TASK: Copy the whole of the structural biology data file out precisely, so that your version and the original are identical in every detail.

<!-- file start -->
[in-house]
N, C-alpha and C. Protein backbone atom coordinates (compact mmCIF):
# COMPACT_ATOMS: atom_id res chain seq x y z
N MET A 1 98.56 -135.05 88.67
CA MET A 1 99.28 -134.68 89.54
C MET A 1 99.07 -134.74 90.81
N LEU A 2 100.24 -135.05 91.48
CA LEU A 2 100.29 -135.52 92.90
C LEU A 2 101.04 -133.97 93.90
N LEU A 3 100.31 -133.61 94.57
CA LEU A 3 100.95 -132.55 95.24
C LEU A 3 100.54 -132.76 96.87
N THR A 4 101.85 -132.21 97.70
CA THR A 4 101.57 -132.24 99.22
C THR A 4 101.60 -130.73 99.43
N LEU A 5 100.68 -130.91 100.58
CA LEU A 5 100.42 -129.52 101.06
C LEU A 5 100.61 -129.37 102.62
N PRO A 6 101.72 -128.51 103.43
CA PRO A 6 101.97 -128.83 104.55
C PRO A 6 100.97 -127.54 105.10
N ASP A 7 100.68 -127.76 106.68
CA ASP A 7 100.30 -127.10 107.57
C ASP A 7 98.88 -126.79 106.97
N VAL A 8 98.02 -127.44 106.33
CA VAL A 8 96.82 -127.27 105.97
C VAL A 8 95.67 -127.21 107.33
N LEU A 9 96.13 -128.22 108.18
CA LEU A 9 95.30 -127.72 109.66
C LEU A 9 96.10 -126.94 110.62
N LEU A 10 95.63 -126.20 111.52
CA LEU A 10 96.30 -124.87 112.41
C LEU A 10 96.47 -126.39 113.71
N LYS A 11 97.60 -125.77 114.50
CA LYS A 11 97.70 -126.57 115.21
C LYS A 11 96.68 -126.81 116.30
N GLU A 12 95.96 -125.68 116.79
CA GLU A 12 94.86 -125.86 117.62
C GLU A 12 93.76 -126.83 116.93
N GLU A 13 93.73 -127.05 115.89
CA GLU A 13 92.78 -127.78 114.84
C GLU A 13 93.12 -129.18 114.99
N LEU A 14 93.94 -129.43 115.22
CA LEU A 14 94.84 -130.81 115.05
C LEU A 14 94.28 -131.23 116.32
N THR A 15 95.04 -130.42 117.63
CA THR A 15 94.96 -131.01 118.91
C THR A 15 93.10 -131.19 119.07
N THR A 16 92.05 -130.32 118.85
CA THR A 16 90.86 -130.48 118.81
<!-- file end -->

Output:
[in-house]
N, C-alpha and C. Protein backbone atom coordinates (compact mmCIF):
# COMPACT_ATOMS: atom_id res chain seq x y z
N MET A 1 98.56 -135.05 88.67
CA MET A 1 99.28 -134.68 89.54
C MET A 1 99.07 -134.74 90.81
N LEU A 2 100.24 -135.05 91.48
CA LEU A 2 100.29 -135.52 92.90
C LEU A 2 101.04 -133.97 93.90
N LEU A 3 100.31 -133.61 94.57
CA LEU A 3 100.95 -132.55 95.24
C LEU A 3 100.54 -132.76 96.87
N THR A 4 101.85 -132.21 97.70
CA THR A 4 101.57 -132.24 99.22
C THR A 4 101.60 -130.73 99.43
N LEU A 5 100.68 -130.91 100.58
CA LEU A 5 100.42 -129.52 101.06
C LEU A 5 100.61 -129.37 102.62
N PRO A 6 101.72 -128.51 103.43
CA PRO A 6 101.97 -128.83 104.55
C PRO A 6 100.97 -127.54 105.10
N ASP A 7 100.68 -127.76 106.68
CA ASP A 7 100.30 -127.10 107.57
C ASP A 7 98.88 -126.79 106.97
N VAL A 8 98.02 -127.44 106.33
CA VAL A 8 96.82 -127.27 105.97
C VAL A 8 95.67 -127.21 107.33
N LEU A 9 96.13 -128.22 108.18
CA LEU A 9 95.30 -127.72 109.66
C LEU A 9 96.10 -126.94 110.62
N LEU A 10 95.63 -126.20 111.52
CA LEU A 10 96.30 -124.87 112.41
C LEU A 10 96.47 -126.39 113.71
N LYS A 11 97.60 -125.77 114.50
CA LYS A 11 97.70 -126.57 115.21
C LYS A 11 96.68 -126.81 116.30
N GLU A 12 95.96 -125.68 116.79
CA GLU A 12 94.86 -125.86 117.62
C GLU A 12 93.76 -126.83 116.93
N GLU A 13 93.73 -127.05 115.89
CA GLU A 13 92.78 -127.78 114.84
C GLU A 13 93.12 -129.18 114.99
N LEU A 14 93.94 -129.43 115.22
CA LEU A 14 94.84 -130.81 115.05
C LEU A 14 94.28 -131.23 116.32
N THR A 15 95.04 -130.42 117.63
CA THR A 15 94.96 -131.01 118.91
C THR A 15 93.10 -131.19 119.07
N THR A 16 92.05 -130.32 118.85
CA THR A 16 90.86 -130.48 118.81